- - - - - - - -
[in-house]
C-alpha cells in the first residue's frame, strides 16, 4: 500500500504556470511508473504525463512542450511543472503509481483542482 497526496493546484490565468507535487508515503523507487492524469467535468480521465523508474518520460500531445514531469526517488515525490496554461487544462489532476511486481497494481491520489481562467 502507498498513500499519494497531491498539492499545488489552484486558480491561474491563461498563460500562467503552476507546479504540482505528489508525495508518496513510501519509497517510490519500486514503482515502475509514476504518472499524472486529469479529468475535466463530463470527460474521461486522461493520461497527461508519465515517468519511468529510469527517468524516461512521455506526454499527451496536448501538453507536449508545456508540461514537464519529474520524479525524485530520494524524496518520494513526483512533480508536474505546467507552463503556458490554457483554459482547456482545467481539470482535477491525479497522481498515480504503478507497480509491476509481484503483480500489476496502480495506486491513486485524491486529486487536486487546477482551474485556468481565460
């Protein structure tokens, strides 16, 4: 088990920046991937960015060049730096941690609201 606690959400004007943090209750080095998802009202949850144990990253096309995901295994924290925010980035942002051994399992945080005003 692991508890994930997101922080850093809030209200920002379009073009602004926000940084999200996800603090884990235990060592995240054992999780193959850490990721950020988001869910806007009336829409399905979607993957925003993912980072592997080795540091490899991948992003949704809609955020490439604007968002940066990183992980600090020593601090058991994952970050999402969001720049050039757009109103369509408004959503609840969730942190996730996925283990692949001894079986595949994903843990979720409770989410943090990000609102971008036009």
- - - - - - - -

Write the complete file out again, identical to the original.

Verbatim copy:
[in-house]
C-alpha cells in the first residue's frame, strides 16, 4: 500500500504556470511508473504525463512542450511543472503509481483542482 497526496493546484490565468507535487508515503523507487492524469467535468480521465523508474518520460500531445514531469526517488515525490496554461487544462489532476511486481497494481491520489481562467 502507498498513500499519494497531491498539492499545488489552484486558480491561474491563461498563460500562467503552476507546479504540482505528489508525495508518496513510501519509497517510490519500486514503482515502475509514476504518472499524472486529469479529468475535466463530463470527460474521461486522461493520461497527461508519465515517468519511468529510469527517468524516461512521455506526454499527451496536448501538453507536449508545456508540461514537464519529474520524479525524485530520494524524496518520494513526483512533480508536474505546467507552463503556458490554457483554459482547456482545467481539470482535477491525479497522481498515480504503478507497480509491476509481484503483480500489476496502480495506486491513486485524491486529486487536486487546477482551474485556468481565460
């Protein structure tokens, strides 16, 4: 088990920046991937960015060049730096941690609201 606690959400004007943090209750080095998802009202949850144990990253096309995901295994924290925010980035942002051994399992945080005003 692991508890994930997101922080850093809030209200920002379009073009602004926000940084999200996800603090884990235990060592995240054992999780193959850490990721950020988001869910806007009336829409399905979607993957925003993912980072592997080795540091490899991948992003949704809609955020490439604007968002940066990183992980600090020593601090058991994952970050999402969001720049050039757009109103369509408004959503609840969730942190996730996925283990692949001894079986595949994903843990979720409770989410943090990000609102971008036009």